Now I hope that everyone is wearing their sober Sunday best, or in Afrikaans, their kisklere, or coffin clothes. If you are not, please go away, shave, wash behind your ears, change, then come back. This is a very touchy and grave subject and must be approached with great reserve and dignity.
Now: Above, we have the coriander seeds toasting in a pan, before I ground them and carried the spices to Los Paisanos for sausage made strictly for our own consumption (that's for the NYS Department of Agriculture and Markets). The smell as the seeds were crushed, releasing just a whiff of smoke, was exciting.
Here is the ingredient list*** we used, for traditional boerewors from Biltongmakers.com, recommended by Vissie in Australia.
2 lbs beef2 lbs mutton or lamb
2 lbs lean pork
1 lb spek (pork fat, cubed)
2 Tablespoons salt (25ml)
1 teaspoon ground black pepper
1 Tablespoon coriander, roasted and ground
1/4 teaspoon ground cloves
1/2 teaspoon nutmeg
1/2 cup Malt vinegar (125ml)
Once ground in my mortar the spices smelled heavenly, and a lot like boerewors already.
***2012- this recipe is no longer in use. We have moved on. It was a good start.
I packaged them neatly in a baggie and carried them to Smith Street, along with a bottle of malt vinegar.
And went to fetch the first Broolyn boerewors (to my knowledge) when Pedro called to say it was ready.
He gave me 7 lbs, to the recipe exactly. And it cost as much as their most reasonably-priced sausage, at $6.50/lb. He made me inspect it there, and asked worriedly how it looked:
Well, it looked like boerewors, except maybe a little pinker. In South Africa it tends to be a darker red or more brown. I have never thought about the sausage before. I have just eaten it. Taken it completely for granted because it is in every supermarket and every butchery.
When will you call me to tell me how it is? he asked.
Tonight! I said.
I even had a new, double, wire grid to sandwich it for easy flipping. But this one was quite flimsy and groaned under the weight of this 2lb coil of sausage. Vince went out and bought hardwood charcoal. No chemicals were going to interfere with this wors.
The smoke that started up as the first fat began to drip onto the coals smelled just like braaivleis. The smell of early evenings and afternoons in South Africa, drifting across lawns, through hedges, over roadways. It was very strange to smell home here, on the little Brooklyn terrace, 7,798 miles from Cape Town.
Who thought I would ever be nervous to eat boerewors? I was tense.
The flavour, once chewed twice, spoke eloquently of boerewors and braaivleis. Until now I had never analysed what was in this sausage, so it is only now that I know that it is the combination of vinegar and coriander that makes it what it is. Back in the day the vinegar was for preserving the meat in a hot climate, and the coriander and spices were probably an influence of the slave trade from Indonesia and Southeast Asia.
Contrary to what one would expect there is a sweetness that comes from both, with a slightly tart, mouthwatering balance, probably aided by the nutmeg. I found the character of the spice mixture spot on, though I wanted a bit more if it, a greater intensity. On reflection I think that this recipe could do with more coriander, and maybe some more vinegar, too. Only now does Vissie tell me he puts more coriander in. He thought it was just him. No, it needs it.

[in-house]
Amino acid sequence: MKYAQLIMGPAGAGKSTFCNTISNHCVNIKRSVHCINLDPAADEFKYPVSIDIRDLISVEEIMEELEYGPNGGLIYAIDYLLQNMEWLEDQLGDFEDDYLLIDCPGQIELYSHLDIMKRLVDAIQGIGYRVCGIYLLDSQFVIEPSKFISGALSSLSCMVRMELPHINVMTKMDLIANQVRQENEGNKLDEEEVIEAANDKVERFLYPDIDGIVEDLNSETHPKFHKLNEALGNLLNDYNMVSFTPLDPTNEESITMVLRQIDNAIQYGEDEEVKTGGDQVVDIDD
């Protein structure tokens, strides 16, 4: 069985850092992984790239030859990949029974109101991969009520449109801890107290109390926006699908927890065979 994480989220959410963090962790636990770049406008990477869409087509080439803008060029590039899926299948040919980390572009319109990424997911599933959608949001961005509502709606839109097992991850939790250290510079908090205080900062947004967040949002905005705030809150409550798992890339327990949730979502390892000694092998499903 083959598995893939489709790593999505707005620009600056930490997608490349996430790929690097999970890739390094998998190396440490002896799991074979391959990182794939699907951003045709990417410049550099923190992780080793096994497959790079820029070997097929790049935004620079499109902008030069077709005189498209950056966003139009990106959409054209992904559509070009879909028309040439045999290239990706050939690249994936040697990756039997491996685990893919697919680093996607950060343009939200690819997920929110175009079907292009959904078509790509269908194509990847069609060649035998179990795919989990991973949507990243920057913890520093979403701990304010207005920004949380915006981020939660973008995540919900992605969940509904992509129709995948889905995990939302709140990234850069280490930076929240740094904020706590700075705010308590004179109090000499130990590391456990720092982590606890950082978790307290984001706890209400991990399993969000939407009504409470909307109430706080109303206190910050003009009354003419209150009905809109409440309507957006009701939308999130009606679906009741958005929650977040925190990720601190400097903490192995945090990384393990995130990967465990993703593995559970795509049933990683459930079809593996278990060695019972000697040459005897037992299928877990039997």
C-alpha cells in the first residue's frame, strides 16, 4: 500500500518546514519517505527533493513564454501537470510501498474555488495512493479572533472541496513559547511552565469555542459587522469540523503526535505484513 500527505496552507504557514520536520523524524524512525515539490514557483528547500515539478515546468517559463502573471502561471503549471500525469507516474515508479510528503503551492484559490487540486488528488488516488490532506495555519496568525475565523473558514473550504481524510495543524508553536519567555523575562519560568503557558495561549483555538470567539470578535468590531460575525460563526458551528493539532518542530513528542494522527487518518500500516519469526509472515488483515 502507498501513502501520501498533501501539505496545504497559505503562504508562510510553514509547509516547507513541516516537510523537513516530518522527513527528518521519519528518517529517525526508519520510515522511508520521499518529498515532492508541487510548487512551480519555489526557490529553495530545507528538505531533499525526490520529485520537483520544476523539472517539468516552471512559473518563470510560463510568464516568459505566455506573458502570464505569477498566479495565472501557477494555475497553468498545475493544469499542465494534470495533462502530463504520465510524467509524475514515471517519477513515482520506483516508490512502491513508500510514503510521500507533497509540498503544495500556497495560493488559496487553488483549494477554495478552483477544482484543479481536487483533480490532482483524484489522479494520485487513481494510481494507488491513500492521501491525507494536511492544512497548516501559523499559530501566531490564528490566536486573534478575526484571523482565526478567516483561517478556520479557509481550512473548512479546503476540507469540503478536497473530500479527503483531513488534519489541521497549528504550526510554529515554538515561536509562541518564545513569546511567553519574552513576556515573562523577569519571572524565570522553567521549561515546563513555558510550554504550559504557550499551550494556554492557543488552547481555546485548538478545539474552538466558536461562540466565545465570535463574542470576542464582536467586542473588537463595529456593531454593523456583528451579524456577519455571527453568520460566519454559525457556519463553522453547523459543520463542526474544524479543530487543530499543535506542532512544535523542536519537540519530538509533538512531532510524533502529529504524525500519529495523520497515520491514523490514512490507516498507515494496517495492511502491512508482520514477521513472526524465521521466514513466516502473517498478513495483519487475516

But as for the myriad minute differences between styles of sausage in South Africa, I realize that I need more help, and have started to email South African butchers, starting with the deli at Joostenberg, whose sausage I know. I may not hear back from them. They might be too busy making sausage to answer a stupid email about what makes good wors...
Now, texture. The meat was ground and mixed very well. Pedro followed the recipe exactly, and he has never seen or eaten boerewors. The fat was a problem for me. It was in cubes, as old school butchers would do it, and the cubes were mixed in after grinding, not during, so they retain their cube-ish integrity, which is the traditional way of doing it. I remember quite well the boerewors of my very early childhood, made by Meneer van Vuuren in Bloemfontein. I loved the little cubes of fat. But I think his were smaller, and there were fewer. Or perhaps I was a fat-loving infant.
Below: And to wit - and this is the last time you'll see such an ugly picture on my blog, and I'm sorry about it but to illustrate: I removed all my fat after eating 3 cubes of it. The red on the plate is not blood - I made a slaw of beetroot, carrot and radish.
So the question is, is the modern boerewors that we buy in South Africa less fatty than old style, traditional boerewors? Or is it the size of the cubes that made the fat seem omnipresent? I am not afraid of fat - I like it, but this distracted from the meat and had an overwhelming mouthfeel. So, my feeling is less fat (it was 1 lb/fat per 6lbs/meat), and smaller pieces.
This morning Vince and I shared the last piece of cold boerewors, and it held up very well. The flavour is definitely right. Still slightly mild, but unmistakeably the real deal.
We still have two more coils and will then go back to Los Paisanos with a tweaked recipe. If you have an opinion on what makes good wors, please weigh in.
Pedro says that whenever we want it, we just have to call.